Video: Integration of Lwd and Geochemistry from Cuttings Measurements for Well Placement Based on Real Time Diagenesis Characterization

Camilo, Mejia (Weatherford International) | Giorgio, Nardi (Weatherford International) | Iain, Drew (Weatherford International)


Field development of a reservoir generally involves the drilling of extended reach wells for maximum hydrocarbon exposure and productivity. In a conventional reservoir, porous and permeable formations support fluid movement under the influence of a drive mechanism (generally water or gas) and wells are normally positioned high up in the structure for maximum recovery. In contrast, an unconventional reservoir is typically heterogeneous with hydrocarbons trapped within diagenetic horizons that may lie anywhere within the structure.

The challenge in an unconventional reservoir is to identify a productive zone where heterogeneity exists at a microscale which is beyond the resolution and visibility of traditional LWD and wireline sensors. These properties could be identified directly from core samples in a laboratory environment but repetitive coring in an extended reach well is unfeasible. However the advent of portable micro-scale measurements (x-ray diffraction XRD, x-ray fluorescence XRF, pyrolysis, scanning electron microscopy SEM and nuclear magnetic resonance NMR, total organic content) has made it possible to obtain core quality measurements from drilled cuttings at the wellsite.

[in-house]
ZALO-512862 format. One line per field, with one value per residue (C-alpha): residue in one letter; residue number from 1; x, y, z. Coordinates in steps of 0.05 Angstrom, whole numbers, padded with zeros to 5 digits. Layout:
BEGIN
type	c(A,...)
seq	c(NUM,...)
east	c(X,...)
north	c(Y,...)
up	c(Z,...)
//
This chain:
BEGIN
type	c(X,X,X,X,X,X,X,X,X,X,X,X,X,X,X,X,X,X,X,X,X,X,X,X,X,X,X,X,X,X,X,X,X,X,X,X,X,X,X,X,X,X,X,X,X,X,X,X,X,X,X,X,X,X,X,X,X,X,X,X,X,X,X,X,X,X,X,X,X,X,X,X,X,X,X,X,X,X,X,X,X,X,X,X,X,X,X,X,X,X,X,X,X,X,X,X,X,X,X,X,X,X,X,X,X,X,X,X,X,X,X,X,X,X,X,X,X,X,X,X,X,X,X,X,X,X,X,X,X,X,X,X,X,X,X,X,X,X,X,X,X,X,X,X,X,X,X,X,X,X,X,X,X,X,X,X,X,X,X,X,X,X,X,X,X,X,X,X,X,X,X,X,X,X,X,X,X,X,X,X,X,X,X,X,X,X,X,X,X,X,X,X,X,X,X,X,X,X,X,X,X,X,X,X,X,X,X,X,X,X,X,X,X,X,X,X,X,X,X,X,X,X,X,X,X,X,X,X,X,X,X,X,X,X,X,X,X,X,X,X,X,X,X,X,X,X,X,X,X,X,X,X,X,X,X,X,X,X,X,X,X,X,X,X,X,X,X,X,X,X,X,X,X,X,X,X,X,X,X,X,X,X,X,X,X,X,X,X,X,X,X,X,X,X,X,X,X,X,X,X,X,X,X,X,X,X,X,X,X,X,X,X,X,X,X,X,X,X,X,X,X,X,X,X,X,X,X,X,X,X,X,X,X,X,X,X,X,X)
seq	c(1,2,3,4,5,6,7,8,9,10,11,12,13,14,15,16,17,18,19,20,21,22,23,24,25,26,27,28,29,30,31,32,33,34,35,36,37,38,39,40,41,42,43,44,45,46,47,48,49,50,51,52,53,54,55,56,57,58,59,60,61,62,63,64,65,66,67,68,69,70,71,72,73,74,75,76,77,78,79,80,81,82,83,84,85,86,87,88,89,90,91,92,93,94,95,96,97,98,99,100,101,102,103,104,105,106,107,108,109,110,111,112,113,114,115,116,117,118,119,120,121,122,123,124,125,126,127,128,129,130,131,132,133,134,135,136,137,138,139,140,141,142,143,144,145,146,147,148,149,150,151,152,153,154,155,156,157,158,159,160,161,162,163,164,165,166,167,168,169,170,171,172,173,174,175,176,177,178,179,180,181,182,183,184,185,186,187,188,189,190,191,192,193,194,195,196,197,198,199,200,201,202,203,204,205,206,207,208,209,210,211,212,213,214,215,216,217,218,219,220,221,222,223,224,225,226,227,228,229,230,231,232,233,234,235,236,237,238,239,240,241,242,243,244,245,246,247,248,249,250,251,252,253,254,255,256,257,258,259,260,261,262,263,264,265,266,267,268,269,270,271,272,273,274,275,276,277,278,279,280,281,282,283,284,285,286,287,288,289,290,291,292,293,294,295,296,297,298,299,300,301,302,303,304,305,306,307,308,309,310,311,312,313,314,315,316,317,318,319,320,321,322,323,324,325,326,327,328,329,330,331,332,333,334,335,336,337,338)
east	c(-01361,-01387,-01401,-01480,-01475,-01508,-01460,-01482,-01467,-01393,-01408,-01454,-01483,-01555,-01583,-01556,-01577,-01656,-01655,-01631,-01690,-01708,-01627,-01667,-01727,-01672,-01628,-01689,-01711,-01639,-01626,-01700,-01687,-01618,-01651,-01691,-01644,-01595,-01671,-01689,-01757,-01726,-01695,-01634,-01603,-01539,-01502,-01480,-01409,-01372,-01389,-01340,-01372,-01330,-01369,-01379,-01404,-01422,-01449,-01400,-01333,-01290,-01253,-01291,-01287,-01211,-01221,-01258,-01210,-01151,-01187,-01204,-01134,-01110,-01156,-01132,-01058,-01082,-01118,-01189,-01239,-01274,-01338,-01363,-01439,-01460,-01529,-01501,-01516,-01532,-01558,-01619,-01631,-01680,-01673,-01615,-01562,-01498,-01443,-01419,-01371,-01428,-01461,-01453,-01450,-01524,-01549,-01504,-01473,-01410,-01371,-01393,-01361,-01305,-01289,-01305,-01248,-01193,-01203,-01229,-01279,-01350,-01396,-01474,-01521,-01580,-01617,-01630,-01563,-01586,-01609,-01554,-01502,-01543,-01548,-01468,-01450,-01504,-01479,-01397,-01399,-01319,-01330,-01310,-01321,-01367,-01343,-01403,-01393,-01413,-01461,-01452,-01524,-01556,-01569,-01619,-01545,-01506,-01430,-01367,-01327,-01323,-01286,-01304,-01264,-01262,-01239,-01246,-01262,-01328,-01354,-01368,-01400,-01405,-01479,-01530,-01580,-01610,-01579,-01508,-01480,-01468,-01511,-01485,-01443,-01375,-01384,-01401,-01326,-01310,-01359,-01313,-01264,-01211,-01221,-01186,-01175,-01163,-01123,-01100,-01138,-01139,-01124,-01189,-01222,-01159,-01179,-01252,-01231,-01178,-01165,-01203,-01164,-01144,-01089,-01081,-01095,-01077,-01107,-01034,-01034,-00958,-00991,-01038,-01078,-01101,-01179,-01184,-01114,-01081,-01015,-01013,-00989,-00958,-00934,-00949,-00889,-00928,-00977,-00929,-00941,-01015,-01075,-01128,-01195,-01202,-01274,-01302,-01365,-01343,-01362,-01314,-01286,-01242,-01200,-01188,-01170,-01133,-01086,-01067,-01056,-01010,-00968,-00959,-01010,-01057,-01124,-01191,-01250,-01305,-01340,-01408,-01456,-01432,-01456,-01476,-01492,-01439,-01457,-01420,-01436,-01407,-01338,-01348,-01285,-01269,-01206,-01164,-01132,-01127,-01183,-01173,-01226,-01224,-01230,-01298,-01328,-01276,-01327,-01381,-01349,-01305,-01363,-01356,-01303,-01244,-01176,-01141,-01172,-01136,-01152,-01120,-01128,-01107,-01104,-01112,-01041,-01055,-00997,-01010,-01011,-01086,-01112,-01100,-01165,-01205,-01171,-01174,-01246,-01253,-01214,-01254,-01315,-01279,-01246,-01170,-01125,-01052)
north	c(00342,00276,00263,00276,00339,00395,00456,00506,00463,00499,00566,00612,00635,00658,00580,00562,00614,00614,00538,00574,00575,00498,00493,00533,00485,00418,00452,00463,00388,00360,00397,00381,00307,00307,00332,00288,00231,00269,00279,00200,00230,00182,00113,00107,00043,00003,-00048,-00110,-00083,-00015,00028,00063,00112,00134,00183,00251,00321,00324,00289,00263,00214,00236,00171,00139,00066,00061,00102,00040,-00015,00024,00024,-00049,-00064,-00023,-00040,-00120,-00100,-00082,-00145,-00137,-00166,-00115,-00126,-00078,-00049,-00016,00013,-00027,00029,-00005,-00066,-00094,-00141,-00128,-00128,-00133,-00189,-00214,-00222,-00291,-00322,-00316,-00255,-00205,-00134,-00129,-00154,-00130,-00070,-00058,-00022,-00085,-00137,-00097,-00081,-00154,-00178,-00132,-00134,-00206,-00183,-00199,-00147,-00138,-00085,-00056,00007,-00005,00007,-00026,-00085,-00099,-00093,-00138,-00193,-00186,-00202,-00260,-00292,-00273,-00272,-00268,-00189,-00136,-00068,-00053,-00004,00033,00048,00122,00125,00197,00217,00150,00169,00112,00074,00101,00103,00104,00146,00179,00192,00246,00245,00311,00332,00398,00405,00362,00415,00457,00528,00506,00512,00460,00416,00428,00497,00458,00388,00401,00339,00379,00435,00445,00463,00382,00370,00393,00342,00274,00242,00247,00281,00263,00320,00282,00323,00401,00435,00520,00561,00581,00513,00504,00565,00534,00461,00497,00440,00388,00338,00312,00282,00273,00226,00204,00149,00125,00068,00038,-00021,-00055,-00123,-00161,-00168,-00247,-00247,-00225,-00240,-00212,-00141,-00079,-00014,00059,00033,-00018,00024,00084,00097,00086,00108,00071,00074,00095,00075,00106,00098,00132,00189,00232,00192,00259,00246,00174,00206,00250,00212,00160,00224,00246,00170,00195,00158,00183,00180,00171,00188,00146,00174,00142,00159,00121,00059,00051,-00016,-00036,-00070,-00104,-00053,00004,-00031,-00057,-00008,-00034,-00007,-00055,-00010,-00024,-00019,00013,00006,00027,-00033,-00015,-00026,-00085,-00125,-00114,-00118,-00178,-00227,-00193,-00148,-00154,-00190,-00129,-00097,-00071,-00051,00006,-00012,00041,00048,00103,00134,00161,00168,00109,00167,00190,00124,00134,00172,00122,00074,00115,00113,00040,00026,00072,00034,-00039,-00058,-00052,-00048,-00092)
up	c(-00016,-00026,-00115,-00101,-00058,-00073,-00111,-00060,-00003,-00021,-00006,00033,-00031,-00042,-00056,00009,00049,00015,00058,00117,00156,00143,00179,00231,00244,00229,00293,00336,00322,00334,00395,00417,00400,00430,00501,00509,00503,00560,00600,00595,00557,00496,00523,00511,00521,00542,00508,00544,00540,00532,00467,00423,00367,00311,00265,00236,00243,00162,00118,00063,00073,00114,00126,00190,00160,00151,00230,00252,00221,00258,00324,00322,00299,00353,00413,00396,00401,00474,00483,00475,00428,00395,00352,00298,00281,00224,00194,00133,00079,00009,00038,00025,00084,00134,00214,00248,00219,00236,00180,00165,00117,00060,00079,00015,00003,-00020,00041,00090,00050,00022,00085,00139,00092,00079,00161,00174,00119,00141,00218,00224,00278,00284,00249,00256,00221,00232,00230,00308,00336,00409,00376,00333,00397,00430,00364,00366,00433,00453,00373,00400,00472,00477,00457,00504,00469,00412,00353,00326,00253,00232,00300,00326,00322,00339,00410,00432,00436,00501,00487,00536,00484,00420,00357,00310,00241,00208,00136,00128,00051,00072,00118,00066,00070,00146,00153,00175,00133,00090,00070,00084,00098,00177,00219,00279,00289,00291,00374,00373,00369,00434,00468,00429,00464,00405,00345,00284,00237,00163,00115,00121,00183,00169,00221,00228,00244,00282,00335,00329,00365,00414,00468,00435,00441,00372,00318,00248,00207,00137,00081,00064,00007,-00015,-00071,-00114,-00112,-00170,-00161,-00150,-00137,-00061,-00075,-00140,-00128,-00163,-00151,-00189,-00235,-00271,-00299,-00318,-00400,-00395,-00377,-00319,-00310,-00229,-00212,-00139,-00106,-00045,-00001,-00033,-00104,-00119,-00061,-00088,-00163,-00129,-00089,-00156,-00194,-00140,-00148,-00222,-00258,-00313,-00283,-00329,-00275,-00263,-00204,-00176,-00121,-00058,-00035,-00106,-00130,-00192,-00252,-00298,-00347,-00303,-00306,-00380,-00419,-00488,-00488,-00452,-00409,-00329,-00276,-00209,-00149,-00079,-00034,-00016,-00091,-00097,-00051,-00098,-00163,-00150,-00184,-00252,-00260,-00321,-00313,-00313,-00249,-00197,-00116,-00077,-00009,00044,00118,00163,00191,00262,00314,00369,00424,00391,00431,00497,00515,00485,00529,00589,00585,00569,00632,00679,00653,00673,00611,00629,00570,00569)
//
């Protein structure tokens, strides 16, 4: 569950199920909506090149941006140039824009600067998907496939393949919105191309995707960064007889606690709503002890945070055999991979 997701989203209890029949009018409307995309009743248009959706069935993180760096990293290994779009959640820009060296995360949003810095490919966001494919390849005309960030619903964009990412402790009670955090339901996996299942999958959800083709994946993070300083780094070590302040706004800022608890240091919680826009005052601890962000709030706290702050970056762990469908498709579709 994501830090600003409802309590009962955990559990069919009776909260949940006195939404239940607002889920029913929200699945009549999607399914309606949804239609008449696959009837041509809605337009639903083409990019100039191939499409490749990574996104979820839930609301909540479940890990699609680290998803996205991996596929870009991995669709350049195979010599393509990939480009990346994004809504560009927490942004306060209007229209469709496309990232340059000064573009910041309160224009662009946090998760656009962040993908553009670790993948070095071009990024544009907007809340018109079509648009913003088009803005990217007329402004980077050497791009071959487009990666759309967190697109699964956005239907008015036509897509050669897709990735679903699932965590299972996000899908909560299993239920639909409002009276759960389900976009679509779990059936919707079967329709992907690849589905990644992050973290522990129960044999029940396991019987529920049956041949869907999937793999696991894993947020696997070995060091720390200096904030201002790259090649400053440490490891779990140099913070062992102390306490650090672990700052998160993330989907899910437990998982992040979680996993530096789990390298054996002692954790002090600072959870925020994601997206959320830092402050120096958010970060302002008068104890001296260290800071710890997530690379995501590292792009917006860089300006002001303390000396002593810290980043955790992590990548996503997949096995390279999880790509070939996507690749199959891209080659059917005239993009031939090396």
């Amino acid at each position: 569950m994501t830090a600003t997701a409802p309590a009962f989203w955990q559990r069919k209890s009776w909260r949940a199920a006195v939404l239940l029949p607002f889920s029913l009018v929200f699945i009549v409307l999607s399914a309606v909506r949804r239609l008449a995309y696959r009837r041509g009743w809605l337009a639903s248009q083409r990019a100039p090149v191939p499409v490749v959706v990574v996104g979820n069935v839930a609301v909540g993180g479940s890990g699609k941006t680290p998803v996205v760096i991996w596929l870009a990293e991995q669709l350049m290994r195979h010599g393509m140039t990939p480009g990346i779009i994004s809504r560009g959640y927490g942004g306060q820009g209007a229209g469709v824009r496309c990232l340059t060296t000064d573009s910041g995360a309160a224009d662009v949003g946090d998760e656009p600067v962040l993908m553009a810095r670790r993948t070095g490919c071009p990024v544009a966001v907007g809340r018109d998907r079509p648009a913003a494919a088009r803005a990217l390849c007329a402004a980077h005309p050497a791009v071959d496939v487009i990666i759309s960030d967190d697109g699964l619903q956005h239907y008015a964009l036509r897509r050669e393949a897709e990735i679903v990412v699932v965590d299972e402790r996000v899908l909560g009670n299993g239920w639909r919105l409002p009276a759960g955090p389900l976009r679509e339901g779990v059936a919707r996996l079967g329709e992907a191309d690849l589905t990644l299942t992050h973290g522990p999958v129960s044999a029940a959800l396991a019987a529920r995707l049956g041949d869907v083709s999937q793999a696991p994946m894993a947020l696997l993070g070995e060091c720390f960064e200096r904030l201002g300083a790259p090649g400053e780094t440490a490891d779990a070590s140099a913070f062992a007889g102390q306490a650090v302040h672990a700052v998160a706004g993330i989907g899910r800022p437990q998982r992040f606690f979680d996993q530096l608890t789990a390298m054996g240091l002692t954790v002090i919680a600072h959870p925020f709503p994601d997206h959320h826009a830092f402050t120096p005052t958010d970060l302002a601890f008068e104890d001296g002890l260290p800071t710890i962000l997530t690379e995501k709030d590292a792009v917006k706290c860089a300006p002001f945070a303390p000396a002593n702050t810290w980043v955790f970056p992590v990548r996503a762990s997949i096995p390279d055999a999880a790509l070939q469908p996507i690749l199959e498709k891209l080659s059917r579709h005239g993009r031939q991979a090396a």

By combining LWD and advanced cuttings analysis at the wellsite a unique solution is provided for the unconventional reservoir challenge. LWD provides larger scale stratigraphic positioning, boundary monitoring and reservoir model updating, while cuttings analysis provides confirmation that the wellbore is being drilled and tracked within the correct target layer.

In the described example we demonstrate the practical application of this approach in a limestone reservoir with considerable heterogeneity. Comprehensive data from the pilot well (including core) was combined to generate an earth model. Detailed core analysis including; elemental, chemostratigraphy, mineralogy, petrology, total organic carbon, density, porosity and permeability, was then used to identify the target zone.

LWD azimuthal resistivity was used to steer and land the wellbore within the reservoir and then to monitor distance-to-bed boundary for the cap rock. With the reservoir formation possessing low natural radioactivity and low contrast resistivity, advanced cuttings analysis enabled steering decisions to be made based on microscale variables including elemental abundance and elemental ratios such as As:Cr, Mg:Mn, SiO2:Al2O3, and Ga:Rb. The well was successfully drilled and positioned within the target layer for maximum recovery.

Restricted fluid mobility and constrained drive mechanisms within unconventional reservoirs result in recovery factors being much lower than for a conventional case. Secondary or tertiary recovery suddenly becomes comparable to the primary recovery. Micro-scale information required for an enhanced recovery strategy is already provided by the advanced cuttings analysis acquired during the drilling of the initial well.